Of course Catherine wasn’t really who she appeared to be, the notion of this perfect sexual fantasy object who will appear from nowhere and fill your life with excitement and mark you out as a successful masculine man is a myth. But it’s a myth that’s insidious and omnipresent, it’s practically everywhere you look in contemporary western culture. Being beautiful is a mark of success for women and possessing that beautiful object is a mark of success for men.
Catherine was a myth and secretly chasing that myth, while desperately telling myself otherwise, led nowhere. My final moments with Catherine were unsettling because in those moments I realised how strongly the cultural messages of masculinity still exist inside my own mind despite what I might tell myself.
Catherine is sexist, you could almost says it’s sexism incarnate. It’s an embodiment of the conflicting and contradictory cultural messages men are bombarded with and it helped me realised how much sway they still hold over me.
Catherine is a mirror held up to my own prejudices and beliefs, because Vincent is exactly as sexist as I am, and that’s a hard thing to admit.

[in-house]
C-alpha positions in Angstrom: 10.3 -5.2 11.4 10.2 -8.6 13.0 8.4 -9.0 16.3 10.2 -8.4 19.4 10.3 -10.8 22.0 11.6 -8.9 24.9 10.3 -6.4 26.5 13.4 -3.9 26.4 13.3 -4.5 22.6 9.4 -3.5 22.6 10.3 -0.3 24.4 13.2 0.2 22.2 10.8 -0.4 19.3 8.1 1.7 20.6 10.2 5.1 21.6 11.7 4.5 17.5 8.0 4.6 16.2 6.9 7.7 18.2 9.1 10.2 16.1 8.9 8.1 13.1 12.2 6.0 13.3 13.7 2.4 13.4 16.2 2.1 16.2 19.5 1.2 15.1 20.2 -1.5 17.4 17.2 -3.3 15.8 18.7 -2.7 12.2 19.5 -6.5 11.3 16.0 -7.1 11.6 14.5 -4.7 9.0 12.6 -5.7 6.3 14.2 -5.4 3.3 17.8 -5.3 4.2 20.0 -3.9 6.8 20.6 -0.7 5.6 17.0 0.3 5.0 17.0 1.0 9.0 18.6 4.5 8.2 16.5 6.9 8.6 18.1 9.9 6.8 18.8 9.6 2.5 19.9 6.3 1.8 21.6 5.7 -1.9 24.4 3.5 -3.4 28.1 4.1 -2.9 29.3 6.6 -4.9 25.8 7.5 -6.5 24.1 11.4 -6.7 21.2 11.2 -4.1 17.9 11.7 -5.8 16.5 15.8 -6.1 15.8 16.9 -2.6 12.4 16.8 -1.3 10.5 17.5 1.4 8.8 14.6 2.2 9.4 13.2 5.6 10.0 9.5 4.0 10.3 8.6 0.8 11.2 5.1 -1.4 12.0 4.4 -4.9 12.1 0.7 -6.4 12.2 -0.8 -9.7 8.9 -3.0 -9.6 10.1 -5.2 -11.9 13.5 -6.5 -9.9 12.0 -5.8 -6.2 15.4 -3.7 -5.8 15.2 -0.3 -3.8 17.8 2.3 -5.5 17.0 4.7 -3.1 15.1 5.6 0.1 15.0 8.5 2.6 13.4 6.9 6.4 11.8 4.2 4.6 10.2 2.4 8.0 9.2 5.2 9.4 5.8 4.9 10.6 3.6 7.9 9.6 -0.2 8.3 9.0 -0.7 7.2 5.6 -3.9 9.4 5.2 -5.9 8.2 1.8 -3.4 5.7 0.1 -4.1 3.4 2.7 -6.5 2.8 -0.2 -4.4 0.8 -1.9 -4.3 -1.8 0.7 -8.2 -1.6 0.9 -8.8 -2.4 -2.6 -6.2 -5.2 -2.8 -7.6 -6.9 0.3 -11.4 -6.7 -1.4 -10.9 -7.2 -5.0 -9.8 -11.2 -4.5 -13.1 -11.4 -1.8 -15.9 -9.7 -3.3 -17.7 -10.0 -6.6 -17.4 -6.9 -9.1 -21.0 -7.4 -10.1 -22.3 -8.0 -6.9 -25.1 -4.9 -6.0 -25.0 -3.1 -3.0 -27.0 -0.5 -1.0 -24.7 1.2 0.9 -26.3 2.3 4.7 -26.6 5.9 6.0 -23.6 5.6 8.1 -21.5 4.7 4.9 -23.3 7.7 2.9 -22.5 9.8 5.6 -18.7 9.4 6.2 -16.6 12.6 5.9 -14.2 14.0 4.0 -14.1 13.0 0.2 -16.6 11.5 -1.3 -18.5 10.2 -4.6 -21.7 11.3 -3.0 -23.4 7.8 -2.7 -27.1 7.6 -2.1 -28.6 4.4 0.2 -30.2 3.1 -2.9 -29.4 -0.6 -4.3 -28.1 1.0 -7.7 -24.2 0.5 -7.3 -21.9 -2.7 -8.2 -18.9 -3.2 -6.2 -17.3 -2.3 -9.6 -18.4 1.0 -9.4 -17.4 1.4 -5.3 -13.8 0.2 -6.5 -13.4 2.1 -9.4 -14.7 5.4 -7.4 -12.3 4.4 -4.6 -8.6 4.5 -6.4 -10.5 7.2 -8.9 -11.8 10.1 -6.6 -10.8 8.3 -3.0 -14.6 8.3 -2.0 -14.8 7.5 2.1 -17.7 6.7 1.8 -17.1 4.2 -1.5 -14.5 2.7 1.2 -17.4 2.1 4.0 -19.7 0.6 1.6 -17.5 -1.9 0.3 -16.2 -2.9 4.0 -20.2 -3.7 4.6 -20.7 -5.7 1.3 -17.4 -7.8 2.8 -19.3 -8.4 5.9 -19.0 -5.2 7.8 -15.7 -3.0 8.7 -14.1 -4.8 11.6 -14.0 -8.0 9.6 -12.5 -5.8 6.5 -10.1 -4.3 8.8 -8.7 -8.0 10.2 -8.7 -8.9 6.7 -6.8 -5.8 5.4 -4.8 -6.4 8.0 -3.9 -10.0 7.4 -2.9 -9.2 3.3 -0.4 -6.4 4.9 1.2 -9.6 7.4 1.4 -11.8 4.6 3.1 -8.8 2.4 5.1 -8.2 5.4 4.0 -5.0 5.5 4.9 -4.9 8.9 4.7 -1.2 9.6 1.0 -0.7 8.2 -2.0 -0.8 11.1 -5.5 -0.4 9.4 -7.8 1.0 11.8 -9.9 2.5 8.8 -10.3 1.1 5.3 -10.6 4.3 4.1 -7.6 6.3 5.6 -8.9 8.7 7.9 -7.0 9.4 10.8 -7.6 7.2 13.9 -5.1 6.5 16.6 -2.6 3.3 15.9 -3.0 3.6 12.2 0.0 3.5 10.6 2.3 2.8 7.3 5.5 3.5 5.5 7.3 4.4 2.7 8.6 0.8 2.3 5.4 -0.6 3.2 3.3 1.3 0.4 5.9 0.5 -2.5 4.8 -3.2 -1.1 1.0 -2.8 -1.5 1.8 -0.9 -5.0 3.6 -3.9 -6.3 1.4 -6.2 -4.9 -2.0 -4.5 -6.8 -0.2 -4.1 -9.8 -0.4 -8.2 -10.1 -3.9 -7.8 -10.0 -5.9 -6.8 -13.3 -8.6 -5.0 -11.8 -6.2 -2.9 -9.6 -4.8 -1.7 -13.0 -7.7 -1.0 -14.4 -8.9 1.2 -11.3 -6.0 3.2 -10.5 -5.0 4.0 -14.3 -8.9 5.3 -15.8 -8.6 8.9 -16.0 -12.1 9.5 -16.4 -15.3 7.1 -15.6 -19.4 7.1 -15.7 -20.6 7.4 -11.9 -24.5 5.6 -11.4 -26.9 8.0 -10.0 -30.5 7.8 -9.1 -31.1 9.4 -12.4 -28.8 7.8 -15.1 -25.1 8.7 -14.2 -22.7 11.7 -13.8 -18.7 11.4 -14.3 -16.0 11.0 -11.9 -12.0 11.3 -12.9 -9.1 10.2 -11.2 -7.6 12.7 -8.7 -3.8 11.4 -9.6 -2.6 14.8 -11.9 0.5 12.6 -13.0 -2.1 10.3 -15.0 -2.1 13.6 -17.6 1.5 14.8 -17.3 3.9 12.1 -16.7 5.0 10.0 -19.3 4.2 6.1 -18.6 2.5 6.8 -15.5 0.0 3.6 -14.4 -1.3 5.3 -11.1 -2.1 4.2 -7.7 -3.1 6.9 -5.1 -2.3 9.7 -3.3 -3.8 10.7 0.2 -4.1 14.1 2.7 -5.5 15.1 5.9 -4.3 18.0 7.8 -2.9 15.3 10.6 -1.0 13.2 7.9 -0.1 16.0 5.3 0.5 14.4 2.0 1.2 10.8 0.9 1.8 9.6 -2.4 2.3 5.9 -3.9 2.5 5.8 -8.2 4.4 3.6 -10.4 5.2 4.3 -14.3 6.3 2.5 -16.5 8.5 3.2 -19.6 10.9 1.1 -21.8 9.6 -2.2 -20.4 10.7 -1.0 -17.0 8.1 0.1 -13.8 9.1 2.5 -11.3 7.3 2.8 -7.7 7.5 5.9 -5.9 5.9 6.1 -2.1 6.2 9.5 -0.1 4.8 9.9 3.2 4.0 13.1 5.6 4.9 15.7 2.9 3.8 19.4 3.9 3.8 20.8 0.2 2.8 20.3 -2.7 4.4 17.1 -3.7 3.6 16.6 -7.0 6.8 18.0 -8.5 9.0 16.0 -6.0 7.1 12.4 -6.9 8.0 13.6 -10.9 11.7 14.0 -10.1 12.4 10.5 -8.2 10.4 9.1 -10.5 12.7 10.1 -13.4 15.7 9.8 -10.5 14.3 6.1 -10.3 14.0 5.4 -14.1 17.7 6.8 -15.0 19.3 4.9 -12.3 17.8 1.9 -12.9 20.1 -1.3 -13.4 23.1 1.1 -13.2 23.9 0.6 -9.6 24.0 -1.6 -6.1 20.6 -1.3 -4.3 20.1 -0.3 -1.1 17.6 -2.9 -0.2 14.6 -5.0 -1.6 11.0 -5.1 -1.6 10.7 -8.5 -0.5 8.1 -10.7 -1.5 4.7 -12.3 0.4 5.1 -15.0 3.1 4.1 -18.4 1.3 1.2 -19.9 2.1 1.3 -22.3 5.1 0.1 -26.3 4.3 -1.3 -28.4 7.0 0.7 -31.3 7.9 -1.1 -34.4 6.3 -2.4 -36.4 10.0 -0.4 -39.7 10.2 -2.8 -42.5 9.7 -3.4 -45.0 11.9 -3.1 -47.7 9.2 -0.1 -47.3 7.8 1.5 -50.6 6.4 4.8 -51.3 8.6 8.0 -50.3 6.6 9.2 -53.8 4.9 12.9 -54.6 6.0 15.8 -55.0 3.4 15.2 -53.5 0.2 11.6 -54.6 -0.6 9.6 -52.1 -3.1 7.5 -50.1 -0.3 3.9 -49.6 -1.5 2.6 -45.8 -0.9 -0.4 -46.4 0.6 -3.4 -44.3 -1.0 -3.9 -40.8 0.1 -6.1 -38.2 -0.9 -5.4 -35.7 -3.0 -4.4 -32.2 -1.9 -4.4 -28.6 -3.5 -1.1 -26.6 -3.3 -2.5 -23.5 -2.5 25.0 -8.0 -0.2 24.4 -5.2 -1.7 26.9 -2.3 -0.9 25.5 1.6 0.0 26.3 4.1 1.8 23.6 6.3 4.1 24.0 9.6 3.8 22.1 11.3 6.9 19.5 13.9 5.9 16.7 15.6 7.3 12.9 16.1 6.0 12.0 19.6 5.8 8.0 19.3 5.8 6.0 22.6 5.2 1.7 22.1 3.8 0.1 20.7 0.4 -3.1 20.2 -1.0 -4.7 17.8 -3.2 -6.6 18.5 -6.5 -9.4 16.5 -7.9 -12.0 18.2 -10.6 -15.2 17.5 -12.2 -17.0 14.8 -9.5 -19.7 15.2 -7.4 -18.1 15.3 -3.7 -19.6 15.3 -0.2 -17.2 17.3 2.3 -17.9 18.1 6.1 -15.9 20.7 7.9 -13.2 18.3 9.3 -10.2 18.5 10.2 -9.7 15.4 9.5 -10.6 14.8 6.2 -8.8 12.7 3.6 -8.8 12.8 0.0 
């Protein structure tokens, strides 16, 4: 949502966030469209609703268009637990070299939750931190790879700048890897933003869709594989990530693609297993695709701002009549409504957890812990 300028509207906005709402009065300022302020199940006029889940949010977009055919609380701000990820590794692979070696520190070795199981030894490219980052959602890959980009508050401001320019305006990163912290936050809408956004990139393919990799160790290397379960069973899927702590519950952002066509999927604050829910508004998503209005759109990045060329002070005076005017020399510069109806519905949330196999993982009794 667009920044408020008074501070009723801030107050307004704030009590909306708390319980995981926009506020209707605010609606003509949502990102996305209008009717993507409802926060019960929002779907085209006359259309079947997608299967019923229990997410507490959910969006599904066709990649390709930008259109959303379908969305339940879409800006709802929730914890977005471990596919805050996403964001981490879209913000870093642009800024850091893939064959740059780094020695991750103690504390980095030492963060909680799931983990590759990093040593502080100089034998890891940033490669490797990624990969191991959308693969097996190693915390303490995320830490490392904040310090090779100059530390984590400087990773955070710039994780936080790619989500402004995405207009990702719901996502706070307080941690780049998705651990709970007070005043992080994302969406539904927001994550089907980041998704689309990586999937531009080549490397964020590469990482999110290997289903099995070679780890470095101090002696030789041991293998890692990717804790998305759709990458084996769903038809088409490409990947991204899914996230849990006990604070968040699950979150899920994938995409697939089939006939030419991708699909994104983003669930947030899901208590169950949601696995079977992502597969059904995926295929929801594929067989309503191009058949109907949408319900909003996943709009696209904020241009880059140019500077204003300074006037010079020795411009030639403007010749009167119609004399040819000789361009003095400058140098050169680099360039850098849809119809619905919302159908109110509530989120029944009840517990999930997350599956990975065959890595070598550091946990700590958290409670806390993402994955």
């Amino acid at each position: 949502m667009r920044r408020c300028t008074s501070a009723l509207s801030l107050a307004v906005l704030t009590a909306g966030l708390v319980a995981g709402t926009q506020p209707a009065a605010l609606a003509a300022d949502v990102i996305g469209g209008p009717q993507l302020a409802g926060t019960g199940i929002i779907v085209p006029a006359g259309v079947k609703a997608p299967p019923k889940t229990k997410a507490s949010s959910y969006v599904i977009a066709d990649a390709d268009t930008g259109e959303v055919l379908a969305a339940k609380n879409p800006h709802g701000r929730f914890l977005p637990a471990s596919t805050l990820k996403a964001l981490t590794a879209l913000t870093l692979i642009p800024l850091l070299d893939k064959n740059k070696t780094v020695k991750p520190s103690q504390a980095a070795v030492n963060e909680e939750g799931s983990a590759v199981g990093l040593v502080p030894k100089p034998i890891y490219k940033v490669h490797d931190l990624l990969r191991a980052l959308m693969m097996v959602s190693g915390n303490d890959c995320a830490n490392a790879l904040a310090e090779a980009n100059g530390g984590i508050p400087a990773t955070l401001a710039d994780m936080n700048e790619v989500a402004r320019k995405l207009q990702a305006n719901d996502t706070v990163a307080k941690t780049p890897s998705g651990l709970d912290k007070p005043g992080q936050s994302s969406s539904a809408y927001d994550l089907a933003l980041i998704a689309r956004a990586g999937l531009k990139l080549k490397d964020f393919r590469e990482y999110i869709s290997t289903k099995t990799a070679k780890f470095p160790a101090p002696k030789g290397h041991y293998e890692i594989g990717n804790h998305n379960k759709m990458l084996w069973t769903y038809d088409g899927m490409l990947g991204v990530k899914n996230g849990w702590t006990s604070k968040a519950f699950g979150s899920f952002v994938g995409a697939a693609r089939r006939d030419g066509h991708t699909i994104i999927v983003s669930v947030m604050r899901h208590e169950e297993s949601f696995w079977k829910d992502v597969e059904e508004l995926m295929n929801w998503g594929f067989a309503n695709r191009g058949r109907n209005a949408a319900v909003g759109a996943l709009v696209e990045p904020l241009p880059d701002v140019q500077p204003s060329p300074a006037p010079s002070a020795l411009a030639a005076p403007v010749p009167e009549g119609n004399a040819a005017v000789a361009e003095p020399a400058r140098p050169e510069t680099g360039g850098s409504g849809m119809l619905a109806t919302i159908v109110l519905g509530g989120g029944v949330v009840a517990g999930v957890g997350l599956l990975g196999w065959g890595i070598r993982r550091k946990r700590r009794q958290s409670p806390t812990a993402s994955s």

Guest Post, written by: Caitlin Moore.
I don’t play shooters. We had GoldenEye when I was a kid but I only ever played against my brother and I’ve mostly avoided them since. I was initially drawn to Destiny despite this for a couple reasons. Partly it’s a function of dating a guy who is writing a book which examines the level design of a section of Halo in detail. I have sat through multiple lectures about its combat design, the way the game forces you to be clever about which weapons you use, the different behaviours the enemies exhibit, etc, etc, ad nauseum (lest anyone think this is a gendered thing let it be known that I have subjected him to treatises on the finer points of Harvest Moon more than once). The point is that I now have an intellectual appreciation for Halo and other shooters that I used to dismiss out of hand.